John Fay, managing director of coaching specialists SFL, has worked on leadership development with a number of blue-chip companies such as Lafarge, PC World Business, the Royal Air Force and B&Q.

He advocates a more formal system of measurement based on a multi-factor questionnaire developed at the University of Nebraska. It takes a 360-degree approach and uses a software package to analyse the results. An overall score is then produced based on an academic model of the results.

“You have to be able to measure people against a model, but the problem is people are changing all the time,” he says. “Most people become better leaders over time as their skills develop.

“Any system that’s put into place needs to be based on a sound scientific framework,” he says.

Mixing it up

SFL uses six basic traits to define a leader and investigates whether an individual can be a role model, coach, moderator, performance manager, controller and stimulator of ideas.

Rather than one fixed style, the top leaders need to be able to use a mix of different methods, and adapt their approach depending on the situation and the type of people they are managing.

“When you measure leaders in business, it’s usually the people who have a more inclusive style who come out best,” says Fay. “A good leader understands the particular business situation and changes style accordingly.”

Measuring leadership skills should also cover the will to succeed, moral courage, decision-making, humility, trust, admiration, encouragement and how subjects value others.

“Leadership development is not intangible,” adds Fay. “All the best businesses must be well led. It’s measurable and many businesses are now doing this.”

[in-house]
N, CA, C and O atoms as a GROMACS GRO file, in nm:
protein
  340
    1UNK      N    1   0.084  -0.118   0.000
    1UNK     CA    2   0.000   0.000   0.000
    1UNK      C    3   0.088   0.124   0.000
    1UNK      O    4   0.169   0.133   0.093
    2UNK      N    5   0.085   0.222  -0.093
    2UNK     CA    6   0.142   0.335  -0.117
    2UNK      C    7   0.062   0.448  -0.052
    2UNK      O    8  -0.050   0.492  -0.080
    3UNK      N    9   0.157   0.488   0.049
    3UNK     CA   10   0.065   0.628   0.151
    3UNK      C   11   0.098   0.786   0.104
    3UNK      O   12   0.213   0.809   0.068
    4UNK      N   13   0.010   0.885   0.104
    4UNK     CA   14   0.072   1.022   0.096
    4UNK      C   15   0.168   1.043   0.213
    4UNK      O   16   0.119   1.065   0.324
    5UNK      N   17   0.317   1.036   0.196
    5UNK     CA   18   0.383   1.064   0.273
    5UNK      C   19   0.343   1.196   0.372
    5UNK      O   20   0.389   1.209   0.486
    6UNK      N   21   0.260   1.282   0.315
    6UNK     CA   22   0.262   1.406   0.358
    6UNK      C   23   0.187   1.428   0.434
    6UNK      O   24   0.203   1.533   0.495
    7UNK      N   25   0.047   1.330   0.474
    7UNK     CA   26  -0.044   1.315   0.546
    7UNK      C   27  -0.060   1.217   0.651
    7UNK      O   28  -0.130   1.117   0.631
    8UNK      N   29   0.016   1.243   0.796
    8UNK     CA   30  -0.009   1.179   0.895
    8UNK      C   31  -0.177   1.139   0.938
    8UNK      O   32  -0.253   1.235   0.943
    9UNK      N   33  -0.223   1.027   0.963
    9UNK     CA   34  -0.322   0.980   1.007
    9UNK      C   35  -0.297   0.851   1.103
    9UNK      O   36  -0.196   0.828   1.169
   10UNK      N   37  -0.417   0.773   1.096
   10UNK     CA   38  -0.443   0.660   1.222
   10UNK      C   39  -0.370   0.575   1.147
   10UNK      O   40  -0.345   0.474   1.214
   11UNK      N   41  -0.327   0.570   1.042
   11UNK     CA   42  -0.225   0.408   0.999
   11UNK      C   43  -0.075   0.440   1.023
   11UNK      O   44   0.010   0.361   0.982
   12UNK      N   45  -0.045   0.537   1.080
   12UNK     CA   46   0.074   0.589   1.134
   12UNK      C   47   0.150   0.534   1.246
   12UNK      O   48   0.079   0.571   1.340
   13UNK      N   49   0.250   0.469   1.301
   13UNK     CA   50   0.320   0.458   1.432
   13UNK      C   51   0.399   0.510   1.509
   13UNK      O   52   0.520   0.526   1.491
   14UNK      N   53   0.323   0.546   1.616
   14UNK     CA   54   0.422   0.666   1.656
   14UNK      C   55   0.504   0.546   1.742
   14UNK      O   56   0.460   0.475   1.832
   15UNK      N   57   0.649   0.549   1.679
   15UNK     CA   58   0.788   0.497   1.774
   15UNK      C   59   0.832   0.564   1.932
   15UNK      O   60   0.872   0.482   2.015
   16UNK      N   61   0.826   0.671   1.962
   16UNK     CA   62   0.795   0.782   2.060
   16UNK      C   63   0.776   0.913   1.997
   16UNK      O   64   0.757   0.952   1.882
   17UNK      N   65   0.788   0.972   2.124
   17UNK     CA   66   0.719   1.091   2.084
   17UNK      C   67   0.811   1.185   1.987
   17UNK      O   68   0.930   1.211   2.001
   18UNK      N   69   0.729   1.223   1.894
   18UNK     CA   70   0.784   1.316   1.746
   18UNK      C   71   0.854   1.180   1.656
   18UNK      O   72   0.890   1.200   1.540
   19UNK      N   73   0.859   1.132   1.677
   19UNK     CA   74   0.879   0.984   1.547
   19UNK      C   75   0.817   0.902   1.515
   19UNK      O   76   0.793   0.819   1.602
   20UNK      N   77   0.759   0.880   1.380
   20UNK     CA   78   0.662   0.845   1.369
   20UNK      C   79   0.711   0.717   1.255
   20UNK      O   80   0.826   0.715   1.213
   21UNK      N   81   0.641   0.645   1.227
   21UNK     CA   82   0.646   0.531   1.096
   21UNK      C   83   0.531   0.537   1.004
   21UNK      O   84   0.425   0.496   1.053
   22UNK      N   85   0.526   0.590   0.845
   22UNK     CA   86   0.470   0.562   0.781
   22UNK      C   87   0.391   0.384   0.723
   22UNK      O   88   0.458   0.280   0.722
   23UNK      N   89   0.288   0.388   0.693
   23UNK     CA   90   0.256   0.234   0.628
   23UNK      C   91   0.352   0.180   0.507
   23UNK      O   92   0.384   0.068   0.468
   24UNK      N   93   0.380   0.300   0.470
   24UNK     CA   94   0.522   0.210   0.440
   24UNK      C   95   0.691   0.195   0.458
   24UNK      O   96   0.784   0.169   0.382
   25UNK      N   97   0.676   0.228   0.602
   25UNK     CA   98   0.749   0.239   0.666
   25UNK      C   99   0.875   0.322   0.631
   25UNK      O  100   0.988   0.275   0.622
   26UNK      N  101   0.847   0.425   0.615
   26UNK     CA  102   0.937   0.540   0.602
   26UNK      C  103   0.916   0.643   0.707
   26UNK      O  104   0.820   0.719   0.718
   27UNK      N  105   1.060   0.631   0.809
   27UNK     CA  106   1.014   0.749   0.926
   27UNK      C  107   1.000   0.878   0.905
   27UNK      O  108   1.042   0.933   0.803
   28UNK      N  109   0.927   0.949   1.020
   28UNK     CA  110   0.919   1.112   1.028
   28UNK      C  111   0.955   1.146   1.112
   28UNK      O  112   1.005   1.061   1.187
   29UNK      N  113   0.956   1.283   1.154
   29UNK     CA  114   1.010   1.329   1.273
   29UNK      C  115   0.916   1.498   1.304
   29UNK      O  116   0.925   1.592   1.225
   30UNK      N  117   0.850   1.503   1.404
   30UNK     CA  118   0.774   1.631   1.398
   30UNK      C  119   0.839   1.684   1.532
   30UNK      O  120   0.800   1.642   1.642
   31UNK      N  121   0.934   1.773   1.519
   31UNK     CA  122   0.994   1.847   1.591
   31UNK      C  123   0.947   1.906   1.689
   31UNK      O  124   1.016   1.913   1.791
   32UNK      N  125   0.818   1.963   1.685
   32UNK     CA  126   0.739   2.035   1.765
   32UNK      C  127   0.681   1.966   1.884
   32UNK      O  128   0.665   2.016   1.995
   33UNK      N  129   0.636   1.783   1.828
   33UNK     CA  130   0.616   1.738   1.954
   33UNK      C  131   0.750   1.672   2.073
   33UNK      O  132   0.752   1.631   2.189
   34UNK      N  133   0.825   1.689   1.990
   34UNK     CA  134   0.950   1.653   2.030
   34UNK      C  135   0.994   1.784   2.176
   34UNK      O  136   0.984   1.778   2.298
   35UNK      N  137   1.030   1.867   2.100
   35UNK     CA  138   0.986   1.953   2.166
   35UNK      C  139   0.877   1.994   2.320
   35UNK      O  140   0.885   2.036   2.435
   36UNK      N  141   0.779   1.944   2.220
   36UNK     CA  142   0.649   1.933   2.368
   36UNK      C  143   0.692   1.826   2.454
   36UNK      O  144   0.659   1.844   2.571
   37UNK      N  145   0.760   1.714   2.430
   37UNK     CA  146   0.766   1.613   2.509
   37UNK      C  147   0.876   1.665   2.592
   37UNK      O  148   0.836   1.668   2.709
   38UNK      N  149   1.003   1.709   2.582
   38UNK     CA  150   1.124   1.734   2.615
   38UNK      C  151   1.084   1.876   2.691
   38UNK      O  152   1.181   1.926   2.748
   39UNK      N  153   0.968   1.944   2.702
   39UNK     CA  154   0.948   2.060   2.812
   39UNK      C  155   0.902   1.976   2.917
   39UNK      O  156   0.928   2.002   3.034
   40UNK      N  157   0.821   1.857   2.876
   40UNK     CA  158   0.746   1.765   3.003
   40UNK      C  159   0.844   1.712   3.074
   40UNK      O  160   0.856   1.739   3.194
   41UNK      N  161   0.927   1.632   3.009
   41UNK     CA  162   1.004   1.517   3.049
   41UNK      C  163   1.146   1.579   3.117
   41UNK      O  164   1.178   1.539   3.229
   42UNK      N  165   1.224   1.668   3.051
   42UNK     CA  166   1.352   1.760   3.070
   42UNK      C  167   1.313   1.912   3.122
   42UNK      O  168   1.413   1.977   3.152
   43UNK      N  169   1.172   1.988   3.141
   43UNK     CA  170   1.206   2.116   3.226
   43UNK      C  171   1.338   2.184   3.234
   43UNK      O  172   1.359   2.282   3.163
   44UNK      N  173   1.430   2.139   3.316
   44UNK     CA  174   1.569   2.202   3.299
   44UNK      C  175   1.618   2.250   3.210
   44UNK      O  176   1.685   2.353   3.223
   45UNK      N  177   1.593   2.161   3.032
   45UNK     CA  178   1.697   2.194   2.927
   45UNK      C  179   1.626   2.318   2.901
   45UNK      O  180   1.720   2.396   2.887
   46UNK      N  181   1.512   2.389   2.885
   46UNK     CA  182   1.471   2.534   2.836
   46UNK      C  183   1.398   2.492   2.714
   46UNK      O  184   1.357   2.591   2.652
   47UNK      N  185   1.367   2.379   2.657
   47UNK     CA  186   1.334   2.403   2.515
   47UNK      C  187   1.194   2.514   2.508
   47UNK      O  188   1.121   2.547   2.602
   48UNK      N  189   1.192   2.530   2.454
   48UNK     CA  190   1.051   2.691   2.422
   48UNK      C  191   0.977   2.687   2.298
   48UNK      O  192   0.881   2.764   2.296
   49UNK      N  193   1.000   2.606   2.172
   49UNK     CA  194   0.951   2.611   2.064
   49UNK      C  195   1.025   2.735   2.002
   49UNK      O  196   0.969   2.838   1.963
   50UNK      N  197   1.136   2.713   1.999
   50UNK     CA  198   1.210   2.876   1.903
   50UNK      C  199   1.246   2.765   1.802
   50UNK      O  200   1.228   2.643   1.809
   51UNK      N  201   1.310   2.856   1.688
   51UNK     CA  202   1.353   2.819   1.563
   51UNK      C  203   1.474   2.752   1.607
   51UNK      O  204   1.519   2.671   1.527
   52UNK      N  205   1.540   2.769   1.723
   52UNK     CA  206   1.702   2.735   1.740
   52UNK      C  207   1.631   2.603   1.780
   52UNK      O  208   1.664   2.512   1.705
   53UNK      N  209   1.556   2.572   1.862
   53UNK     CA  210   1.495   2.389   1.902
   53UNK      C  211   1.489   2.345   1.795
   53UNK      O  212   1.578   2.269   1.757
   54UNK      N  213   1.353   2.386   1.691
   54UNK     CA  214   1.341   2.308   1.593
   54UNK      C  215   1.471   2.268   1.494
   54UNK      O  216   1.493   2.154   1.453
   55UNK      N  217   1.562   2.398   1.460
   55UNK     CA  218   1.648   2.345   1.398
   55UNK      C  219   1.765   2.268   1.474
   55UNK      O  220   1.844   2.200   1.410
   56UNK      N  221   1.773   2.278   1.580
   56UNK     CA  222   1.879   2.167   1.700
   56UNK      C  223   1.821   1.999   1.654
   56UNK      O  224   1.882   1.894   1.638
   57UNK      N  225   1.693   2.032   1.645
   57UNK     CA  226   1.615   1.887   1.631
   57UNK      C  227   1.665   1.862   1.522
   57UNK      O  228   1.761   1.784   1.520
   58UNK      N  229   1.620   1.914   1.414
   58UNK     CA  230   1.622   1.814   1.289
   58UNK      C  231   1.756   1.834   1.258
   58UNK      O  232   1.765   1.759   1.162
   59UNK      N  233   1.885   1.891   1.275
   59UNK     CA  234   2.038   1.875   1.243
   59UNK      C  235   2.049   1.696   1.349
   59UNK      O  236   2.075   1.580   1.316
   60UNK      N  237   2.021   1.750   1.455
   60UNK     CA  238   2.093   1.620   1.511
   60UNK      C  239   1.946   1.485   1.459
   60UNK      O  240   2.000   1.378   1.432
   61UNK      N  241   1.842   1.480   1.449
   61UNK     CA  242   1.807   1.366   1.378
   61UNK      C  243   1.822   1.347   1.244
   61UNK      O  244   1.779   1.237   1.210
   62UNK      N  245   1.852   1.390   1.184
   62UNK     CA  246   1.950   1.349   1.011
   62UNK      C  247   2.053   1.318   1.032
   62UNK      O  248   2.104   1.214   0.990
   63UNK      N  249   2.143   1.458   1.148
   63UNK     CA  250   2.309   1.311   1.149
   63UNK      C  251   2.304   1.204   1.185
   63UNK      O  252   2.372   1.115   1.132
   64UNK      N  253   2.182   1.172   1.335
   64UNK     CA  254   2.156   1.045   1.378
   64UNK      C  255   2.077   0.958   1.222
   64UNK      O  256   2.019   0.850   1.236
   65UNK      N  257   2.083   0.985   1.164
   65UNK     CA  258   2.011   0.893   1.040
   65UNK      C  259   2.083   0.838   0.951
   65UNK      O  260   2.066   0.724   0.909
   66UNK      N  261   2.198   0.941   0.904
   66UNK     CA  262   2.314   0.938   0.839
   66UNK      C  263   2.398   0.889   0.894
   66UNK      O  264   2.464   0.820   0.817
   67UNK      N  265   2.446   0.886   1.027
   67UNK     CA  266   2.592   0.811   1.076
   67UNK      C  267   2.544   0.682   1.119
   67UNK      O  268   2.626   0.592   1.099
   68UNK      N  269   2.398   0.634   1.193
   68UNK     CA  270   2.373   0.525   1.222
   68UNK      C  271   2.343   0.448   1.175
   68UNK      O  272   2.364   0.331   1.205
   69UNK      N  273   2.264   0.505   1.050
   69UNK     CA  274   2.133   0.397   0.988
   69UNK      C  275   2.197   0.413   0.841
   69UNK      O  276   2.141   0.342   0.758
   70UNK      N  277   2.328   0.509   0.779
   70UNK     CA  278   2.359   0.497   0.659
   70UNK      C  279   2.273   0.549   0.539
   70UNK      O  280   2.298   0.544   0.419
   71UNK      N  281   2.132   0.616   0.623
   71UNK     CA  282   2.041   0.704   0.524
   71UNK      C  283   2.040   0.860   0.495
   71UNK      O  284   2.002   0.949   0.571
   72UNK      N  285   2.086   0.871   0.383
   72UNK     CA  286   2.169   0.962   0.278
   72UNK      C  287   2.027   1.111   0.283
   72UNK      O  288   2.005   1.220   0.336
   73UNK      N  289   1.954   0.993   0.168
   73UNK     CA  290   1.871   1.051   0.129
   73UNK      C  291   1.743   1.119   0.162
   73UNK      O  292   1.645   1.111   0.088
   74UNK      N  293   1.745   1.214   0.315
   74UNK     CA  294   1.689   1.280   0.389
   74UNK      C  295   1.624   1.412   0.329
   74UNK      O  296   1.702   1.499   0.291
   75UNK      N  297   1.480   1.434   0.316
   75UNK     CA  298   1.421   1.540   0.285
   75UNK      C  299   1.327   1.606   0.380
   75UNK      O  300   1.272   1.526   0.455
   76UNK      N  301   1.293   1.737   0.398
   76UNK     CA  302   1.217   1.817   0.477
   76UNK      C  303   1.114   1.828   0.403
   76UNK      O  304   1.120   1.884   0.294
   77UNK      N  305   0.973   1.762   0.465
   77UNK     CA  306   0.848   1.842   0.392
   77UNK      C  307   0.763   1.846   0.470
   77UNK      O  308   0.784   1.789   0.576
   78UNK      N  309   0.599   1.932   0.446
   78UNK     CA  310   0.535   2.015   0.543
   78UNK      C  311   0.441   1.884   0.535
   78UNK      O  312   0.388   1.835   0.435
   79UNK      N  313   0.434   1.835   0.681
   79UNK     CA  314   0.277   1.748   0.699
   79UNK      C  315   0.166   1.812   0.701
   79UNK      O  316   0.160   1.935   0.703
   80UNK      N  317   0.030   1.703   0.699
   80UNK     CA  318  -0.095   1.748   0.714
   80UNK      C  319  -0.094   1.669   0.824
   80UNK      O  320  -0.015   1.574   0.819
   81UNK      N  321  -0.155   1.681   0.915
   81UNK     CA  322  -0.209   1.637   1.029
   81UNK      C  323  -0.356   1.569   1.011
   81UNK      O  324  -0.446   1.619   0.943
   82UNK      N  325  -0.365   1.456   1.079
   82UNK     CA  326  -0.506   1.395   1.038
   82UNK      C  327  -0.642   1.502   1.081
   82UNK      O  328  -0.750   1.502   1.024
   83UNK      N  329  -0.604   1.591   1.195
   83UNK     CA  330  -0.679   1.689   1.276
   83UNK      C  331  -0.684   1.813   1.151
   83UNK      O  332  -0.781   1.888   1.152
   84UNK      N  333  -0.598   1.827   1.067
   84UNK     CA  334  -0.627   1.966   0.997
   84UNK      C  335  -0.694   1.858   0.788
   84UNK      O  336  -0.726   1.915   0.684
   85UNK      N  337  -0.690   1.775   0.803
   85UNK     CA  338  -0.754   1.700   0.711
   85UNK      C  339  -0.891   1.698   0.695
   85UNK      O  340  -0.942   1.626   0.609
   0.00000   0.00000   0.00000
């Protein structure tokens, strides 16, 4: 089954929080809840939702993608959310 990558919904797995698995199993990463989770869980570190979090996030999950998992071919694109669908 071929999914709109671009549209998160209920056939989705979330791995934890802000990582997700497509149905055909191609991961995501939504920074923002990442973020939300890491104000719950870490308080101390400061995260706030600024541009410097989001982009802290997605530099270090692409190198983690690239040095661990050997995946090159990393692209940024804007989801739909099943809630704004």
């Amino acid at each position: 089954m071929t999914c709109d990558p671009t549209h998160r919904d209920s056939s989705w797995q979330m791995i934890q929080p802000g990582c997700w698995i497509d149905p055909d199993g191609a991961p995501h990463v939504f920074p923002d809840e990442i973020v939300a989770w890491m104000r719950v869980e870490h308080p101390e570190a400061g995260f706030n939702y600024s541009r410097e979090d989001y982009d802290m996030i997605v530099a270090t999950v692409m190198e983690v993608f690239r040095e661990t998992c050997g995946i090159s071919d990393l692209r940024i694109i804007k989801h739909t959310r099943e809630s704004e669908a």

Although it is often seen as an intangible, hard-to-measure asset, leadership is fast becoming a key differentiator that can be tracked and measured. Training and HR professionals must be clear about what they are looking for, and how they align leadership with business objectives.

* Followers

David Beckham or John Terry: who’s the leader?

Chelsea footballer John Terry should lead England in this year’s World Cup finals in Germany instead of current captain David Beckham.

That’s the finding of coaching and development firm SFL after it used its software modelling system to compare the leadership skills of several celebrities. It found that Terry outscored Beckham in four of the key criteria the system uses to measure leadership.

The system provides a scorecard based on an individual’s ability to lead, and then calculates their overall ability.

This is rated according to specific behaviours and gives Terry a score of 3.9 – more than double Beckham’s score of 1.8 – for being a role model. Terry also scored 4.0 for motivation, compared with Beckham’s score of 2.0. Both scored similar points as an ideas’ generator, although Terry scored more as a coach.

Leadership tips

  • Think about the leadership traits that match the organisation’s objectives
  • Don’t just focus on the top positions – effective leadership needs to run throughout the organisation
  • The leadership style should fit with the organisational, cultural and business strategy
  • Develop a long-term policy on the type of leaders the organisation needs
  • Give people time to develop. Most people refine their leadership skills as they gain more experience

by Ross Wigham